The sand glowed in the light of the bonfire but Addie shivered despite the flames. The dark pressed in heavy, barely staved off by the fire and the raucous laughter of the others. Everyone was gold in the light, the beach the darkest blue black by comparison. Only the crash of waves reminded Addie she was on Pine Beach and not some liminal precipice staring out into another dark world.
“Would you like a drink?” The question came from above her. She looked up circumspect at the two red cups in the hands of an unfamiliar young man.
“Pick which one you want.” He said. If her suspicion bothered him he didn’t show it, if anything his grin became wider.
Addie picked the left one and sniffed it. “What is it?”
“Some ungodly cocktail.” He prodded one of the drink coolers with his shoe before sitting on it.
Funny, she hadn’t seen him make anything. But then she’d been busy staring off into the void outside the bonfire’s border. She waited for him to sip his own drink before taking a gulp of syrupy mix. Addie grimaced. “That’s really sweet.”
He drank his without complaint. Now on her level she managed to get a look at him. The stranger was good looking in a sharp way and wasn’t tall. His messy black hair fell in front of eyes that were probably brown, but in the bonfire’s light they glittered gold. Addie decided she liked the set of his crooked smile. He wasn’t broad enough in the shoulder to pique Travis’ jealousy though, which was a shame.
Addie tore her eyes from the stranger, reminded why she’d come to the beach in the first place. She found him. Travis was down on his knees in the party’s rubble. Empty cans, discarded towels, and his shirt lay around his knees in the sand. Standing before him was a girl Addie didn’t know, arms crossed below a deep green bikini top.
As they watched Travis raised his arms in mock supplication and the girl’s wide lips twitched in amusement. Everyone laughed, raising the red cups in their hands.
“Who invited her?” She said under her breath.
“I did.” The stranger at her side answered the question, smile still tenaciously present under his expression. Addie wondered if it ever went away. She looked at him again, closer this time, and then back to the new girl who’d enraptured her crush. They weren’t related. Where he was pale and wanly slender, the girl in green was dark and fit. She frowned, there was something similar in the glint of their eyes.
“Oh. Who do you know here?” She asked, putting down the obscenely sweet drink while still trying to seem friendly. Someone had to have invited them.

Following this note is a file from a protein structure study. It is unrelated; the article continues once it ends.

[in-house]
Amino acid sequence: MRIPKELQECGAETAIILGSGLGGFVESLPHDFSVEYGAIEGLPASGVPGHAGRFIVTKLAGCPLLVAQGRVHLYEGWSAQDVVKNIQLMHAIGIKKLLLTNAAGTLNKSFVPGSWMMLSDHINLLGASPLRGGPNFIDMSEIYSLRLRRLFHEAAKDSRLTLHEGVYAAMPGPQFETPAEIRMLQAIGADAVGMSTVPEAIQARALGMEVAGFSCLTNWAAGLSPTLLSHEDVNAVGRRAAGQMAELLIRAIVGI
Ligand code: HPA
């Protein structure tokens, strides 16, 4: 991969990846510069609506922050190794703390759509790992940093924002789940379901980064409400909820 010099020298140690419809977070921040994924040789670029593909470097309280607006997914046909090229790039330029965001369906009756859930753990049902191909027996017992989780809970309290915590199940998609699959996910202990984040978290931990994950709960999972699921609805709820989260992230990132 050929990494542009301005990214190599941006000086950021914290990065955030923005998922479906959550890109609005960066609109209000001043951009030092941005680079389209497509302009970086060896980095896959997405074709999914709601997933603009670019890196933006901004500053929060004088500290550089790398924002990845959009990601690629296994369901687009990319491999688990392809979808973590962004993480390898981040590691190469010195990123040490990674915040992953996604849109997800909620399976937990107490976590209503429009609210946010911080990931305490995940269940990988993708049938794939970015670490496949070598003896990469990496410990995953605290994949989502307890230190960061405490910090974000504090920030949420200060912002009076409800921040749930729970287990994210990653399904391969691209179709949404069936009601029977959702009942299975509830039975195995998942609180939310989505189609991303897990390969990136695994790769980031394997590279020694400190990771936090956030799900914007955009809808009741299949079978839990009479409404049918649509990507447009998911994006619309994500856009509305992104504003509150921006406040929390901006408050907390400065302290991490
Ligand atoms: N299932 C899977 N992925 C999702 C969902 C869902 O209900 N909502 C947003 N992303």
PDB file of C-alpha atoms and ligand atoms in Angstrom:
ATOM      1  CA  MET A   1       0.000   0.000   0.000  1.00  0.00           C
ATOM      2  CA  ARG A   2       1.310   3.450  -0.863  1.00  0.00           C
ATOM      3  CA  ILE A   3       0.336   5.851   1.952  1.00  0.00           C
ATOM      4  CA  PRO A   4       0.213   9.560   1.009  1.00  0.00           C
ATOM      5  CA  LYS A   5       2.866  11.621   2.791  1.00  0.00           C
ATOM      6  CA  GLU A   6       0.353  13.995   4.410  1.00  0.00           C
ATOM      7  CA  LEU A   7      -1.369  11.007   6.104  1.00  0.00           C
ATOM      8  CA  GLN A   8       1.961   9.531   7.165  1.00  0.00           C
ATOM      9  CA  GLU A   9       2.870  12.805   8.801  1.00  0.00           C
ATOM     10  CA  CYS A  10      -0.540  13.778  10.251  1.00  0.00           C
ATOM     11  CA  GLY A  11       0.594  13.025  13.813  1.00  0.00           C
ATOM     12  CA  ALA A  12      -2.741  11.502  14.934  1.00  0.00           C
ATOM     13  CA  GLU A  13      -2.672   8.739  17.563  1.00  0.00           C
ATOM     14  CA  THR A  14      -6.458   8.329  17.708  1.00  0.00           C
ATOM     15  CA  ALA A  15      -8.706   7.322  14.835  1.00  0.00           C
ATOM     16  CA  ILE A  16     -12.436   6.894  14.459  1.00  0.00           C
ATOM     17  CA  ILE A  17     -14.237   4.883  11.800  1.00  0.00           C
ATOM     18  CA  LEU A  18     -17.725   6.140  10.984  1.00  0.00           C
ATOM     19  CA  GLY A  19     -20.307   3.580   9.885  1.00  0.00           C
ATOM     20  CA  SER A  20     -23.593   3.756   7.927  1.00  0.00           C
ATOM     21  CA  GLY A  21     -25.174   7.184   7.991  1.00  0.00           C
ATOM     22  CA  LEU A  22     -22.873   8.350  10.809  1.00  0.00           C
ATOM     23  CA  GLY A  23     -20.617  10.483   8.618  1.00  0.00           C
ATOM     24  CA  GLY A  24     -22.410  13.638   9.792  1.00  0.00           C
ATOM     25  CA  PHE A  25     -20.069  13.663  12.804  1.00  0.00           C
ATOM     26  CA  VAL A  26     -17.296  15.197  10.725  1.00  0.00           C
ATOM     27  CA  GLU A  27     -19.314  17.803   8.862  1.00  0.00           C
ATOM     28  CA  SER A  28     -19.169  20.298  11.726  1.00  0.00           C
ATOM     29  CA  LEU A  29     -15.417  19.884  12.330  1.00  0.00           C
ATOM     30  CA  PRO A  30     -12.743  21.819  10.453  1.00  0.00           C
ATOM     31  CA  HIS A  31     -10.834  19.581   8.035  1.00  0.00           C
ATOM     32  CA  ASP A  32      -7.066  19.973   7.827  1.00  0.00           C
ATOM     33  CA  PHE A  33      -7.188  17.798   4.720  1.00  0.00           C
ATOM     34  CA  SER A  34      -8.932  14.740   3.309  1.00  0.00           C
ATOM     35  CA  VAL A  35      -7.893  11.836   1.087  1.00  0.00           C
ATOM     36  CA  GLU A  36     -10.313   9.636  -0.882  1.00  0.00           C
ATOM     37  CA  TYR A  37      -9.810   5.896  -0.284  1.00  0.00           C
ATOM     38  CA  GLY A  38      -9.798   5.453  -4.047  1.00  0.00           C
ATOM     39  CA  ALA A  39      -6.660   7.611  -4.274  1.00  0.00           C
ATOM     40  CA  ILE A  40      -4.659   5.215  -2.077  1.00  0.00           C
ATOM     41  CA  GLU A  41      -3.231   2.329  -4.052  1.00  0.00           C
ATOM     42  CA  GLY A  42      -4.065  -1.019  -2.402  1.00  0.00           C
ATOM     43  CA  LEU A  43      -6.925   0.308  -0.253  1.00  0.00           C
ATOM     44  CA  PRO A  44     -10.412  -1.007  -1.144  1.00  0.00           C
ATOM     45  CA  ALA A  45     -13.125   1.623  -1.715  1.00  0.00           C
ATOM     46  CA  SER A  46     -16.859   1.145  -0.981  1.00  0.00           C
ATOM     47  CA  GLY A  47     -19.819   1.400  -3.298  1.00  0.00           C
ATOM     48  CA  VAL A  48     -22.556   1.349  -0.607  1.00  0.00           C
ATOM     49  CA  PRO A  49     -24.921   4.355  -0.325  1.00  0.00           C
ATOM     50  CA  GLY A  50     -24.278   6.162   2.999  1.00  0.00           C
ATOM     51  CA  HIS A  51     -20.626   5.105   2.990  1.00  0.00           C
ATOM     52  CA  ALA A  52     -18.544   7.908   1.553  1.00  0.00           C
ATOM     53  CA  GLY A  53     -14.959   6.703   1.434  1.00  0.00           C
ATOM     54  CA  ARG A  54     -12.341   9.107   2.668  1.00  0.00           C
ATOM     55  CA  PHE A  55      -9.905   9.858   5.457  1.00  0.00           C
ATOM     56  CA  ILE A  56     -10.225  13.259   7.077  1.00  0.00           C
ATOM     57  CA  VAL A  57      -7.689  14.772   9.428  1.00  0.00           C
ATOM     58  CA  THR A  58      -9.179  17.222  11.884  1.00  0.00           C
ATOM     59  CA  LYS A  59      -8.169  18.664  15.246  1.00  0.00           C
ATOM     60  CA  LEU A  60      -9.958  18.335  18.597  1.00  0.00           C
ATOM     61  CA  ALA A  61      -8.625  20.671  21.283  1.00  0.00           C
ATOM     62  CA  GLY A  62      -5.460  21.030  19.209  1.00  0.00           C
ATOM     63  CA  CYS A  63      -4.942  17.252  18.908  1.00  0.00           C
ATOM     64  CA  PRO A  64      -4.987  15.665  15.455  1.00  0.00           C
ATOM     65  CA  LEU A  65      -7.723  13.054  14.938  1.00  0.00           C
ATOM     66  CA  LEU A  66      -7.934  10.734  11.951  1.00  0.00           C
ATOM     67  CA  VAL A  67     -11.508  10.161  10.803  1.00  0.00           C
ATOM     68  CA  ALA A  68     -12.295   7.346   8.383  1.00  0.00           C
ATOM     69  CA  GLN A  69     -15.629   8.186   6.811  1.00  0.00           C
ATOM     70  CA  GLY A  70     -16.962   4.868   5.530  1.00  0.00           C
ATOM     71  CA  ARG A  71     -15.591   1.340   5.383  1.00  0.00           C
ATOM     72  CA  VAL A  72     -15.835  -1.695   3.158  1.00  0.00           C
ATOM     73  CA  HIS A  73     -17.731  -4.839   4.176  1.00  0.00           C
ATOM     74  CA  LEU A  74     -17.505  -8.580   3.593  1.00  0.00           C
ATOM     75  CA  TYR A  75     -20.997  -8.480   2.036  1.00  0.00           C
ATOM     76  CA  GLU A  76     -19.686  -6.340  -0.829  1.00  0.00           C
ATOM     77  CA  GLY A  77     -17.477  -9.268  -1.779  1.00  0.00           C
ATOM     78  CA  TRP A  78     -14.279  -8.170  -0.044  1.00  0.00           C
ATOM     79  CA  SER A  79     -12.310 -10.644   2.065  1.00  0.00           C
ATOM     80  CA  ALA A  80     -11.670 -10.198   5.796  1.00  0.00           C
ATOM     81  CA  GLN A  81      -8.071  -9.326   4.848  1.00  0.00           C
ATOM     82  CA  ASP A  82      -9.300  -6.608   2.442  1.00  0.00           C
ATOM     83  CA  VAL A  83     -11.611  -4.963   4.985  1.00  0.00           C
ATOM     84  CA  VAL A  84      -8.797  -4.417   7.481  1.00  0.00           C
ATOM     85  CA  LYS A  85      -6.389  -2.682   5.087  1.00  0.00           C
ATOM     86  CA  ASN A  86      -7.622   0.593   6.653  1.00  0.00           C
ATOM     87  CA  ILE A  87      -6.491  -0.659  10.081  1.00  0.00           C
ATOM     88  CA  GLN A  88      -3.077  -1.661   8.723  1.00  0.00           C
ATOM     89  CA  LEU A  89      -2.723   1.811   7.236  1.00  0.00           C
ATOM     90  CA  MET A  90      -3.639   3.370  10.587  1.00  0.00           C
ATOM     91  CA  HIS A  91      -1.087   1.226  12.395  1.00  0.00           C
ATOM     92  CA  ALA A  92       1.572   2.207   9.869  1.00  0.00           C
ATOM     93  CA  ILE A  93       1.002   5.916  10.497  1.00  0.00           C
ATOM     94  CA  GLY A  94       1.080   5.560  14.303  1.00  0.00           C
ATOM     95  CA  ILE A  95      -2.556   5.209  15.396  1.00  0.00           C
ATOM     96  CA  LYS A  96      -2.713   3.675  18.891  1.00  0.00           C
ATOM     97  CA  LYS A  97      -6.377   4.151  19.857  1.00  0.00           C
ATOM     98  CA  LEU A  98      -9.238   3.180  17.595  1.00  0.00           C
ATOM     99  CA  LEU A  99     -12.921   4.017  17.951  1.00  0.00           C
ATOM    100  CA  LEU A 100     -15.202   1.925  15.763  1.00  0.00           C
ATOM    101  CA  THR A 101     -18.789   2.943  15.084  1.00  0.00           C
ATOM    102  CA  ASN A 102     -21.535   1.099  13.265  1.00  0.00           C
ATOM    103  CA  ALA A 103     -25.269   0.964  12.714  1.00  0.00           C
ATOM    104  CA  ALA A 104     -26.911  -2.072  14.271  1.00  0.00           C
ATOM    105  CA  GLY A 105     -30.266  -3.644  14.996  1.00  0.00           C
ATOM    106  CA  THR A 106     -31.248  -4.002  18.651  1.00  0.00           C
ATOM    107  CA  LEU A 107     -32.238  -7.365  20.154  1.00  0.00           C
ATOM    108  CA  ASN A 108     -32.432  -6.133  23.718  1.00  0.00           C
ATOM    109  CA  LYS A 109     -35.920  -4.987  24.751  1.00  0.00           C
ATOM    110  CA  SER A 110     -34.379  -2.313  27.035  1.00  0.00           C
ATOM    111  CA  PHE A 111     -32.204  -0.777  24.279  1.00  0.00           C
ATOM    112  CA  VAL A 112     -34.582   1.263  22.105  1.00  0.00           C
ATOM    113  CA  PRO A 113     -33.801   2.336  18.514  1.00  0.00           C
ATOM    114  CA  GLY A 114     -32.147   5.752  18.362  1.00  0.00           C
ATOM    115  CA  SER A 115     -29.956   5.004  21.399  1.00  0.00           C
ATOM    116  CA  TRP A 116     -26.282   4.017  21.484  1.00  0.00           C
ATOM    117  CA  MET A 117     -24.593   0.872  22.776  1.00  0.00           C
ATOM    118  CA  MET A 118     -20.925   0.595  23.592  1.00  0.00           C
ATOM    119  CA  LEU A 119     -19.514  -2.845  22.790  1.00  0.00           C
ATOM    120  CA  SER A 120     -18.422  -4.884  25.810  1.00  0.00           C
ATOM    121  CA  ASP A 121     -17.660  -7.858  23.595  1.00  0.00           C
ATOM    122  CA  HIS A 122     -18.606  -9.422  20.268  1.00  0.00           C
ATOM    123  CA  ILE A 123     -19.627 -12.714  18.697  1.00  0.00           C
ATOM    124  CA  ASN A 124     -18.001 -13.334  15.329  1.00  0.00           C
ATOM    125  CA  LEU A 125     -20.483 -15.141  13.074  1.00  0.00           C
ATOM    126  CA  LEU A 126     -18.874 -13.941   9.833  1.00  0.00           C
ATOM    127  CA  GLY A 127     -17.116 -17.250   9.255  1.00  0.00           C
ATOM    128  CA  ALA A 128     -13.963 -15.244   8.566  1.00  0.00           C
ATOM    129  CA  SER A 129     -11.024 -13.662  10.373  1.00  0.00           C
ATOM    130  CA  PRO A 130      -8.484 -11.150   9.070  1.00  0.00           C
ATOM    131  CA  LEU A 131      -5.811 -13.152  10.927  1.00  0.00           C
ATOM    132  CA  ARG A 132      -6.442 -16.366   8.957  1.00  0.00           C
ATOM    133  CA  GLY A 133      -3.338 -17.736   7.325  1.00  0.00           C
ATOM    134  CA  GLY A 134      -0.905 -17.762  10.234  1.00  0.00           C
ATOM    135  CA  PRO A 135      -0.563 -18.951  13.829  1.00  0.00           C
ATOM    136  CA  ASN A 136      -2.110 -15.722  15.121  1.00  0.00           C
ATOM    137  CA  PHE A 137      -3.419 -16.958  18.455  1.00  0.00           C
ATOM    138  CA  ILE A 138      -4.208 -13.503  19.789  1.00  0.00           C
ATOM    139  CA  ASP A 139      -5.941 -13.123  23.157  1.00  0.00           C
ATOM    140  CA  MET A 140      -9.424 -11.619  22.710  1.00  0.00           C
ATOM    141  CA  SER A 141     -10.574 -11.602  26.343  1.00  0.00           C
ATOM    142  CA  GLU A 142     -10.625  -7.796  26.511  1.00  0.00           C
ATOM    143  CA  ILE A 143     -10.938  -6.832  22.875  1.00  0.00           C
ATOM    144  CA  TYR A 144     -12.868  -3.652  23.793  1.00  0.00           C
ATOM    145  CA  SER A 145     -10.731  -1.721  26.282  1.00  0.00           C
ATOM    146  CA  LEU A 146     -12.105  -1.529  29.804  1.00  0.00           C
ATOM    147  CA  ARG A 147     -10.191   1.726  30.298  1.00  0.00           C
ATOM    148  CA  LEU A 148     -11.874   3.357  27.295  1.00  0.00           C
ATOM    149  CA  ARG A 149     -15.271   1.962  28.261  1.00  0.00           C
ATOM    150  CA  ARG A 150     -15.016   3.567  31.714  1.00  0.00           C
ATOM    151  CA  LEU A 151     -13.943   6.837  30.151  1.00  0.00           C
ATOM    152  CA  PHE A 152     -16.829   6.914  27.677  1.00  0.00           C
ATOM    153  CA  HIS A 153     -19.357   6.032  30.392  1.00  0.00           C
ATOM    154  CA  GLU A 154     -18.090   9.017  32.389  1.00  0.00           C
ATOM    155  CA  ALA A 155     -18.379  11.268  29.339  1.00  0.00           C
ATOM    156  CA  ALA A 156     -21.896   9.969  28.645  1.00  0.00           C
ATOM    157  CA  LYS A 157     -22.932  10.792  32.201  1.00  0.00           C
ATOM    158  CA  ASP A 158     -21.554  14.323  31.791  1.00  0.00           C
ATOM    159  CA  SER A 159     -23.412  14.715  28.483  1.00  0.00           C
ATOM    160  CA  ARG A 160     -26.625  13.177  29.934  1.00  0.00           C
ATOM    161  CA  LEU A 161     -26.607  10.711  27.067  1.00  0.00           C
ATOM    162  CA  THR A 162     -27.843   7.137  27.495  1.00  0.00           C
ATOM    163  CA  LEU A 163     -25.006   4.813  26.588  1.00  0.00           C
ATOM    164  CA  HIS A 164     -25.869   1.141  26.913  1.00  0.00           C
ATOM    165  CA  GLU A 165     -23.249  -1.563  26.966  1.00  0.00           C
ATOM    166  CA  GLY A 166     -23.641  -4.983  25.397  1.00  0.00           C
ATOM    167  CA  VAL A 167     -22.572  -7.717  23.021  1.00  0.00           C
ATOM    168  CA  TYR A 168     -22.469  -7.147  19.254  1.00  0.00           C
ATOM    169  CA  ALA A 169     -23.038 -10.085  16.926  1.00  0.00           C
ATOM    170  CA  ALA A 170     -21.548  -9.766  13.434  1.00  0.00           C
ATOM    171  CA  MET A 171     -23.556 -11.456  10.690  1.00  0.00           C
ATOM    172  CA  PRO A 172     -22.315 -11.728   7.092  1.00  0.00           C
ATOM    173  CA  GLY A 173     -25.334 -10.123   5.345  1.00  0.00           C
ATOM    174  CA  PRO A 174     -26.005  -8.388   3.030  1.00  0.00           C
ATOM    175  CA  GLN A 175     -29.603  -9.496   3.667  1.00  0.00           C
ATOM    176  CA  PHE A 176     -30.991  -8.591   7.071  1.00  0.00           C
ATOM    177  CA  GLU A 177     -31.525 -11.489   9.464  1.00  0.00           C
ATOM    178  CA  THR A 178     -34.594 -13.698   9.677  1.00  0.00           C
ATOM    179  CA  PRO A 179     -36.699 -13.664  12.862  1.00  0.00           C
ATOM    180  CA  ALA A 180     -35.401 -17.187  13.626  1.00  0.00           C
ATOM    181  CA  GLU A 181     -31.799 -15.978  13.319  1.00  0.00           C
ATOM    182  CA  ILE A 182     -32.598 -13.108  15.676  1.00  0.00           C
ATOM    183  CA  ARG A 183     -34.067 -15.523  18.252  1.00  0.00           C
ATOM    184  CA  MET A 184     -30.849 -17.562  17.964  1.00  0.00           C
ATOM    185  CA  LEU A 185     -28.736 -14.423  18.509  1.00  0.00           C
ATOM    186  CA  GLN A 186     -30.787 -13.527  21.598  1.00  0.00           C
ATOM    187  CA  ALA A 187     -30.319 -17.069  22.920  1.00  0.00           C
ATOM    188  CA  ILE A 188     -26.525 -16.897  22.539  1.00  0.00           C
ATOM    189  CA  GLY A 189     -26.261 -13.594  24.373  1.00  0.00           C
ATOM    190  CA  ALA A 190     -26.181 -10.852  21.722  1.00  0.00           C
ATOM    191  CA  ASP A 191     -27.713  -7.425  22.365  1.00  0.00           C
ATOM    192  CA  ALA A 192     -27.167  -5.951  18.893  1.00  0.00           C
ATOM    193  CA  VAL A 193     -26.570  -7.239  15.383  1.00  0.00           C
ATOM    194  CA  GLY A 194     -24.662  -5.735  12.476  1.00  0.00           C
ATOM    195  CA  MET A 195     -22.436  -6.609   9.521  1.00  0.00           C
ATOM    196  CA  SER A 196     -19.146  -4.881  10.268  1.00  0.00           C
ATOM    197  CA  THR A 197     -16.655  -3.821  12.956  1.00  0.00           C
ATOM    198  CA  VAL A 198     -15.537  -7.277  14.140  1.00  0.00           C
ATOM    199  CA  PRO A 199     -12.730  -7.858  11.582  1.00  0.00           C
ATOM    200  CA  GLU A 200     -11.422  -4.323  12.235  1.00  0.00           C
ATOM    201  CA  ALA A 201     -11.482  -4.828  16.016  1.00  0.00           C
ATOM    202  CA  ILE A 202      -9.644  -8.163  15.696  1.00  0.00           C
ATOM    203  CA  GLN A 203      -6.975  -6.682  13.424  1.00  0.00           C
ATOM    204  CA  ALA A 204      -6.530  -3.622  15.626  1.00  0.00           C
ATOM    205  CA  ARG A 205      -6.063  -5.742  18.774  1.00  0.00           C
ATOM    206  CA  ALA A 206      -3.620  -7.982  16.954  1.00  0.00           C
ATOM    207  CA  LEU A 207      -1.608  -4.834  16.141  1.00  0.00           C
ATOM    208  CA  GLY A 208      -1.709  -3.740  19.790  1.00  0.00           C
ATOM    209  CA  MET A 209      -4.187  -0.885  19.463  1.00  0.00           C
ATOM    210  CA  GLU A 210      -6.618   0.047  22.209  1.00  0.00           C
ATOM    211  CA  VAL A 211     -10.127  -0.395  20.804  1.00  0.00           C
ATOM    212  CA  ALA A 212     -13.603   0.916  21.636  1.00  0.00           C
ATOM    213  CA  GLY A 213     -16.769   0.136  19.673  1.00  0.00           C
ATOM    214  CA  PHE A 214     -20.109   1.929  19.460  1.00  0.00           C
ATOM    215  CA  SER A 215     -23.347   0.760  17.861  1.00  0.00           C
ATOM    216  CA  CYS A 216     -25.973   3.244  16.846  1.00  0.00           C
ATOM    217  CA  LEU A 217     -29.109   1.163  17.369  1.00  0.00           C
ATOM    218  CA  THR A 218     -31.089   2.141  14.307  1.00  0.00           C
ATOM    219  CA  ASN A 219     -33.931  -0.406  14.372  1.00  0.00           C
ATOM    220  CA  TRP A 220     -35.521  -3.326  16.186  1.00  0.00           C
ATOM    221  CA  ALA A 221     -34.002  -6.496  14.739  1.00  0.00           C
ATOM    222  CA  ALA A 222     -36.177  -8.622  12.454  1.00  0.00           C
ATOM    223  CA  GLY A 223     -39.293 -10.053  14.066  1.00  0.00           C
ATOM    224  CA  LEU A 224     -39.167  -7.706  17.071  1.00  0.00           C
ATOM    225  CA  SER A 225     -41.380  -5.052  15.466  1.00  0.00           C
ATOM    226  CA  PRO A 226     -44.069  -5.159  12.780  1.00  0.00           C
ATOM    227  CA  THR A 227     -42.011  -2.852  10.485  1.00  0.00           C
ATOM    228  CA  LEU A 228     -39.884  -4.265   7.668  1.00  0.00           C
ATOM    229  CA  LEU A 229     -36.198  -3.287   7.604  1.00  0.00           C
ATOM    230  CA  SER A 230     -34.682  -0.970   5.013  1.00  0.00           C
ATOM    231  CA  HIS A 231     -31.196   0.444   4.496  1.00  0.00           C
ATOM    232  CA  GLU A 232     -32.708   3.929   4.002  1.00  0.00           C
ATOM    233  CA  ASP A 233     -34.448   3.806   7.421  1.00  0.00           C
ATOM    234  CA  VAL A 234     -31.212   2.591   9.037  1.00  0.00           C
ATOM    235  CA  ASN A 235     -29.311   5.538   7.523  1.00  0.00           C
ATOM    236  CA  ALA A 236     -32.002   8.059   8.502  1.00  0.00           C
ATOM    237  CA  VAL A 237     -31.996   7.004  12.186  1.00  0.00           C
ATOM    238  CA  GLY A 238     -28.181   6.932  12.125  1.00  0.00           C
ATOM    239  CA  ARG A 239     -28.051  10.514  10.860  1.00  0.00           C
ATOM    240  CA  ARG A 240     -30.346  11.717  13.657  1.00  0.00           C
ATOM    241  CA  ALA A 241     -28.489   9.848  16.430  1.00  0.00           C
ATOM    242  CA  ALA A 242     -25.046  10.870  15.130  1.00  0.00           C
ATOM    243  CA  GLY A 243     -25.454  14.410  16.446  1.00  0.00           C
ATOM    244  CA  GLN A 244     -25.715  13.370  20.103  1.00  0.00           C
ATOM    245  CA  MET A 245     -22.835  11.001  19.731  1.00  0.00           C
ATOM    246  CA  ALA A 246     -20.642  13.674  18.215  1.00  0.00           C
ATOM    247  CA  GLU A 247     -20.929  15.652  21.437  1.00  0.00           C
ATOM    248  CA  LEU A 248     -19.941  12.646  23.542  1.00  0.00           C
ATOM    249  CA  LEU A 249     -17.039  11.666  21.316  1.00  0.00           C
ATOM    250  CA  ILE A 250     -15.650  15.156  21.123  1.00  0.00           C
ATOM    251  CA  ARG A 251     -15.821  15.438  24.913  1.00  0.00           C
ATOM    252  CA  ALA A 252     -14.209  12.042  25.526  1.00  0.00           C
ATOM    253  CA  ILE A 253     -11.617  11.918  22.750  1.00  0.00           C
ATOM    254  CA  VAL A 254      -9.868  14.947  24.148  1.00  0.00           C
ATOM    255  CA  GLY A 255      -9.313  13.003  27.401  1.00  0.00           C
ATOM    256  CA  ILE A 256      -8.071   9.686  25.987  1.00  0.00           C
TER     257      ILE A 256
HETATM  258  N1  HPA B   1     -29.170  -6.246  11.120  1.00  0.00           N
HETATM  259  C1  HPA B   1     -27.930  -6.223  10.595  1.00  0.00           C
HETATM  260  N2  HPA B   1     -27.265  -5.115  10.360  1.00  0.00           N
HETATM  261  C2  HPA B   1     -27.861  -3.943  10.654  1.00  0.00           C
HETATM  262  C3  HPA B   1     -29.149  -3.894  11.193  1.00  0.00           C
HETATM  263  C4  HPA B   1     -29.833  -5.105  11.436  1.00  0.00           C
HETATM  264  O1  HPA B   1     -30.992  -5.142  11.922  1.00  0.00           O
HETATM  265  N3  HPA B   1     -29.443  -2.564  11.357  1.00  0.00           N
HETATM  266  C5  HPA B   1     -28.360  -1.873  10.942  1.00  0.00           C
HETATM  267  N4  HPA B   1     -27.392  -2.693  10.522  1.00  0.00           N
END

“Him.” He pointed to one of the people at the edge of the bonfire’s border. The guy in question hung back, talking in a low voice to Liz and Brook. From their tone it sounded serious. Addie found herself frowning again. Even shadowed from her view, Addie could make out aristocratic features and an impressive height. No one she recognized, no one anyone knew.
She turned back to the stranger at her side. He’d finished off the contents of his cup and had picked up hers. Addie plucked it out of his hands before she remembered she hadn’t wanted it. “So you know –?”
Addie looked around for the girl and caught a barest glimpse of green against the gold and black background. Travis was there too, bent and speaking into the girl’s ear. They were walking away, towards the sounds of the surf. Her heart hammered. Next to her the stranger raised a brow.
Addie hid her sudden distress by taking another sip. The drink tasted better this time. “Should I be worried?” She tried to make the question playful with a laugh, staring into her cup. Whatever was in it, the cocktail suddenly tasted delicious.
“No. I’m mostly harmless.” He passed his own cup, now inexplicably full, to another partygoer as they stumbled by. The guy, someone from Addie’s calculus class, took it without question and drank before wandering away.
“Mostly harmless.” She shook her head and the stranger’s attention refocused on her. Out in the dark Travis was with that girl. Even with the now heavy buzz it was hard to think of anything else. He followed her gaze out past the bonfire’s light.
“Make peace with that impossibility.” The stranger advised. Before she could wallow in reality he pressed another red cup into her hands and continued. “But should you be worried? No. It’s not a night for that.”
This drink tasted even better than the last. “Screw the bastard.” Addie murmured in agreement as he stood. Shortly afterward he and his tall aristocratic friend disappeared into the oblivion outside the bonfire’s light. She heard them laughing while the beach faded into a haze of red cups and gold.